Departmentalization

R&D, advertising, and marketing departments are organic while financial departments are mechanics. Managers must set objectives for the marketing departments that are in line with overall corporate objectives. They must instill in executives of other functional areas the acceptance of the philosophy for total operation and must manage the marketing sector so that tasks are achieved efficiently. Flexibility is crucial for the R&D and advertising departments. Requiring different forms of organization, Google makes widespread use of committees in product development, pricing, sales forecasting, and marketing planning. In fact, top marketing-management executives will tend to be more involved in committees than those in lower positions of authority (Google Home Page, 2008).

Recommendations

Google should reconsider and improve its understructure. Implementation of the marketing-management concept has resulted in more operationally structured organizations. In understructure situations, strategies are chosen and standards are set by various managers to achieve what they feel is important and to evaluate effectiveness. Overstructured situations are highly organized and formalized but still result in conflict and confusion. For example, conflicting directives may be given from one source to increase sales, from another to reduce advertising, and from a third to limit style changes (Wells et al 2005; Robbins, 2002). This change is important for Google because it will help to improve its market position and reduce operational costs.

Bibliography

Campbell, D.J. 1997, Organizations and the Business Environment. Oxford: Butterworth-Heinemann.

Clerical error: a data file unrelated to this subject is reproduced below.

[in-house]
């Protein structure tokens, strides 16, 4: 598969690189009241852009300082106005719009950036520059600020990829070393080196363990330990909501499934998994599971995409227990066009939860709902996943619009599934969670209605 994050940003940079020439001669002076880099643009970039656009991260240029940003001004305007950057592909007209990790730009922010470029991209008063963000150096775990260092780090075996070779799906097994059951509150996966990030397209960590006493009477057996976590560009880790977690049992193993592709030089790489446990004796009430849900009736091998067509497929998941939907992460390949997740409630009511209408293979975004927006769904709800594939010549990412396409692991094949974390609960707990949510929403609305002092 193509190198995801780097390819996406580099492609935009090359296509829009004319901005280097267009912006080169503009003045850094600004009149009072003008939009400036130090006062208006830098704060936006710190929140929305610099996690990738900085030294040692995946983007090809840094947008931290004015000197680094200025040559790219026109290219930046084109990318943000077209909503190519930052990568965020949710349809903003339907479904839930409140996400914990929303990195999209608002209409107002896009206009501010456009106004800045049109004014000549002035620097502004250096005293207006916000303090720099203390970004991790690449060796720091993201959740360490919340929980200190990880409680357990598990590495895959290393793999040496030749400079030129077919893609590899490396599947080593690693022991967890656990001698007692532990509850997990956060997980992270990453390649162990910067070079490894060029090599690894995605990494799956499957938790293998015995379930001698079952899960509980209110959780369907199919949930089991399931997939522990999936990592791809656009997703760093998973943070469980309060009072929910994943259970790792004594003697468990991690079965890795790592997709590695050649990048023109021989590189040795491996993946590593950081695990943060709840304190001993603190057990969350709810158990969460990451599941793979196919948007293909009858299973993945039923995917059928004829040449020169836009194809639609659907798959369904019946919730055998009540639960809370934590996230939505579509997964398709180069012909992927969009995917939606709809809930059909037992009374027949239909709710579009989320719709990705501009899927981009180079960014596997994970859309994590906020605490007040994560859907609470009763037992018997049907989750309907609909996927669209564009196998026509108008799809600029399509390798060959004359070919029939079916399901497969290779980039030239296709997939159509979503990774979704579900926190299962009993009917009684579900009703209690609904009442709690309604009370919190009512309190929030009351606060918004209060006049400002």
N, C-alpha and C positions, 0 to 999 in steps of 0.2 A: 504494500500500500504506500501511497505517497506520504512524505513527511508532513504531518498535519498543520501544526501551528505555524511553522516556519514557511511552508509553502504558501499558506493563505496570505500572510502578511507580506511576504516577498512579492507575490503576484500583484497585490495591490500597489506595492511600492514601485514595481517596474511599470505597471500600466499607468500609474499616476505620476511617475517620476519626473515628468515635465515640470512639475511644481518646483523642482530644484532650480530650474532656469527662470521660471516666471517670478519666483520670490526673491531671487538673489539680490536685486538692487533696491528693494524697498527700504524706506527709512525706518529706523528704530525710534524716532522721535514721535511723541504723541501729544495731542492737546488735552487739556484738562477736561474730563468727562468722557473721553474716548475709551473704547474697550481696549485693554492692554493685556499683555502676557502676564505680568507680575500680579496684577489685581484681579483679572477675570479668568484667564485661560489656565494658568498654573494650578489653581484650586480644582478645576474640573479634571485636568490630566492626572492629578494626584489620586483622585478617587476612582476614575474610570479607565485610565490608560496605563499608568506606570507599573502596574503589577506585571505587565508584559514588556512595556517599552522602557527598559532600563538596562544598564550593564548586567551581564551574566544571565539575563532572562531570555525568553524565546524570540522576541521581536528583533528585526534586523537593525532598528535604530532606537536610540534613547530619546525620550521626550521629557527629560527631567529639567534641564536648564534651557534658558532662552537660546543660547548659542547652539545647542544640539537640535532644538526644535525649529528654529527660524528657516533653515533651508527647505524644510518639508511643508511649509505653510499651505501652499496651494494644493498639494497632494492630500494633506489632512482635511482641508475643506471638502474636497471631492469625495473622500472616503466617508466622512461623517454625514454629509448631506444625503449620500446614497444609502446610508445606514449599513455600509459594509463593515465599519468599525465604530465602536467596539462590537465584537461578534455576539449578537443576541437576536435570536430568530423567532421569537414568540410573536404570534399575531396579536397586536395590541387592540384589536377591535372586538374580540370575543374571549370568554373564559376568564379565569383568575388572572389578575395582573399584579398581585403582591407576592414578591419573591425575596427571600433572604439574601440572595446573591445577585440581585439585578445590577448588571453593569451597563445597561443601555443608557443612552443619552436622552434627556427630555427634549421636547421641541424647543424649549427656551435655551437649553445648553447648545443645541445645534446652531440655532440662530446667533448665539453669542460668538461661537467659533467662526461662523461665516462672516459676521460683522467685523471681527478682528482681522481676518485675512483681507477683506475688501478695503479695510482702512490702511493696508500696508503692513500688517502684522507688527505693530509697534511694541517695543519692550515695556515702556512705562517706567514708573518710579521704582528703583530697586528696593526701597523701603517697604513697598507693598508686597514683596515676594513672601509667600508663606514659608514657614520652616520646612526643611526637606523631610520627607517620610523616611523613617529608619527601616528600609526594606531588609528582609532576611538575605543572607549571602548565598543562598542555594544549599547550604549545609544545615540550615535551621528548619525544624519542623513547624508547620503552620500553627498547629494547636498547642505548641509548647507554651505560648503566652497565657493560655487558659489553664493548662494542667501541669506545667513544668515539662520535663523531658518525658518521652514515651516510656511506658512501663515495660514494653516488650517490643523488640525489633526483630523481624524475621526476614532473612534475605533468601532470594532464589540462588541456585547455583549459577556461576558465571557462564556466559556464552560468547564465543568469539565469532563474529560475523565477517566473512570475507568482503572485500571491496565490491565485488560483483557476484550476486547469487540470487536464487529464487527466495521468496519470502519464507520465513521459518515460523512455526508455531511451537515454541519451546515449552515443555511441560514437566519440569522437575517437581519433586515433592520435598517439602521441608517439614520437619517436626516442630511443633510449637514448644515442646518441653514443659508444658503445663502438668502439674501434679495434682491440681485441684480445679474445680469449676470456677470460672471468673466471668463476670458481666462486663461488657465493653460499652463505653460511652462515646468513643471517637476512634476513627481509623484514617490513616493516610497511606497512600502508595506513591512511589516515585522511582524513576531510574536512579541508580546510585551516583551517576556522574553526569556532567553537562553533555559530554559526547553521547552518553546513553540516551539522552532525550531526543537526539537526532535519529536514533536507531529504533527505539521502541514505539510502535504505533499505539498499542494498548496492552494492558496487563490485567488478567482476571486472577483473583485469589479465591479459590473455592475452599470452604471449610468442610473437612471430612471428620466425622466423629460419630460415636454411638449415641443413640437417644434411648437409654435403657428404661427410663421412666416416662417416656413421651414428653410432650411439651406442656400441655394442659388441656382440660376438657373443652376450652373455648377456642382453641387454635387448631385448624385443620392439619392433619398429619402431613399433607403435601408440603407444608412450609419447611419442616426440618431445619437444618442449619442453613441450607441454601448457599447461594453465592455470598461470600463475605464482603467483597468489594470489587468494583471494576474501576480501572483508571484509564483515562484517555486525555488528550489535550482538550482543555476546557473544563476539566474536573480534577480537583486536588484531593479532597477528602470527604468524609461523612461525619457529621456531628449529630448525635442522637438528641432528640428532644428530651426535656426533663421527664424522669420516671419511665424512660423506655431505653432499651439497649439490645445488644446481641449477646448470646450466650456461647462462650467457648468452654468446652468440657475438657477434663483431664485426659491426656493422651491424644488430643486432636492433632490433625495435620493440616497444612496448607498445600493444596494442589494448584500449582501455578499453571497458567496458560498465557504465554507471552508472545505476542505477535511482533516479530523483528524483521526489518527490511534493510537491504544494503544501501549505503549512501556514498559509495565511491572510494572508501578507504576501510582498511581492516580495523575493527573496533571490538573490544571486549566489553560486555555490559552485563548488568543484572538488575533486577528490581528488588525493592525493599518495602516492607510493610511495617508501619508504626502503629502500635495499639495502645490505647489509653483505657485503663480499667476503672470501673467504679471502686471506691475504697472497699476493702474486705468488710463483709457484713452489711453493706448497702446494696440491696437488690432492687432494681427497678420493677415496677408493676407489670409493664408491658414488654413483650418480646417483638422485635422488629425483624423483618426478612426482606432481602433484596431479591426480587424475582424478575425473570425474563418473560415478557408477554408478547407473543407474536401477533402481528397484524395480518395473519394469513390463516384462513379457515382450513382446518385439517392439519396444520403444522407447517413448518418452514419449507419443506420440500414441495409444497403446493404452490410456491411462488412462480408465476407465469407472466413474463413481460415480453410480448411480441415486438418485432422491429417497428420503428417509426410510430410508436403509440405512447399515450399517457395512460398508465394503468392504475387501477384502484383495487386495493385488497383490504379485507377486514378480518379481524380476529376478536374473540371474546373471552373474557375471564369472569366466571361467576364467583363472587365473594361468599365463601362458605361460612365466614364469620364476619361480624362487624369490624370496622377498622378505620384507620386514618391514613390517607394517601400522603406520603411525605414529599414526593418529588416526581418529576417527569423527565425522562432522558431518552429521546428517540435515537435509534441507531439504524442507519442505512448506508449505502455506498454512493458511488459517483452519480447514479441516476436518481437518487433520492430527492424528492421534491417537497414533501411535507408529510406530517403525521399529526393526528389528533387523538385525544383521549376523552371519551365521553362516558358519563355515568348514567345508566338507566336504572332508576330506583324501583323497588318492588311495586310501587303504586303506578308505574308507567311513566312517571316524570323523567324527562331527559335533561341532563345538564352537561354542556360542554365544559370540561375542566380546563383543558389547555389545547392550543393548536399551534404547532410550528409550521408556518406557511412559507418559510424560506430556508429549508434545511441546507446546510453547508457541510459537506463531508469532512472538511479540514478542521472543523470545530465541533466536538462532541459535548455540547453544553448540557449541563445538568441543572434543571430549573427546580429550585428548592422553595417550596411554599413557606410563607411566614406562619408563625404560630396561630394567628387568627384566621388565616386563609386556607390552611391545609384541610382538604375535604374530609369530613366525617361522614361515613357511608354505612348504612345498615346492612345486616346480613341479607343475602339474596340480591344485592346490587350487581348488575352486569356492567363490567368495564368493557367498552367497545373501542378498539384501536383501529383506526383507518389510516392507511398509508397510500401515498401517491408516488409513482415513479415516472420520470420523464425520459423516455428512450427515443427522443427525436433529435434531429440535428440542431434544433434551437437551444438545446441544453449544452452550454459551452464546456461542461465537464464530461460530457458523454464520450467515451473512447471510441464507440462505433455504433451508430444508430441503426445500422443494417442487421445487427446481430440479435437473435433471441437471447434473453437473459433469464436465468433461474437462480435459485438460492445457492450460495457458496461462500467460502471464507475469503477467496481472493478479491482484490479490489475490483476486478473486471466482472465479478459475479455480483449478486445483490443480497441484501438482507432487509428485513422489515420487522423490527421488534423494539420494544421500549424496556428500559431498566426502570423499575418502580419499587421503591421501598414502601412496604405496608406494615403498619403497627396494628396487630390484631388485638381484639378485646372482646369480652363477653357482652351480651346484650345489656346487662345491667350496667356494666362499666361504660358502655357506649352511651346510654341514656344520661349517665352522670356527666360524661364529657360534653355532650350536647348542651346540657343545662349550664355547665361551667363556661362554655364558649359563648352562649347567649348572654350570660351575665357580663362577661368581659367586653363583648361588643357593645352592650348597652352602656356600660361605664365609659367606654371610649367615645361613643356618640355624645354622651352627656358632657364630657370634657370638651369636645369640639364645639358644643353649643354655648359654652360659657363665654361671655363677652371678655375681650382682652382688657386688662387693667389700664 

Carroll, A. and Buchholz, A. 2000, Business and Society: Ethics and Stakeholder Management 4th ed. Cincinnati, OH: South-Western Publishing Co.

Crawford C. Merle. 2003, New Products Management. Irwin-McGraw Hill. 7th edn.

Horn, von R. The Earth on the Web. Phi Delta Kappan, vol. 87, p. 408.

Horn, van R. 2007, Web Applications and Google. Phi Delta Kappan, vol. 88, pp. 727-728.

Fill, C. 1999, Marketing Communication: Contexts, Contents, and Strategies 2 eds. Upper Saddle River, NJ: Prentice Hall.

Form 10-Q for MICROSOFT CORP. 2006. Web.

Gozzi, R. Google. 2006, ETC.: A Review of General Semantics, vol. 63, pp. 444-445.

Google Home Page. 2008. Web.

Innovation: inversely proportional to size of budget. Web.

Live Search Home Page. 2008. Web.

Marks, R. E. 2005, A New Tool for Scholars. Australian Journal of Management, vol. 30, p. i.

Mccullough, M., Holmberg, M. 2005, Using the Google Search Engine to Detect Word-for-Word Plagiarism in Master’s Theses: A Preliminary Study. College Student Journal, 39, pp. 435.

Nakhomovsky, A., Myers, T. 2003, Google, Amazon, and Beyond: Creating and Consuming Web Services. Apress; 1 edition.

Robbins, S. 2002, Organizational Behavior. Pearson Higher.

Smith, Ch. 2007, Markets as Definitional Practices. Canadian Journal of Sociology, vol. 32, p. 1.

What is Google’ s business strategy? 2007. Web.

Wells, W.P., Mariarty, S., Burnett, J. 2005, Advertising: Principles and Practice. Prentice Hall; 7 edn.

Yahoo! Home Page. 2008. Web.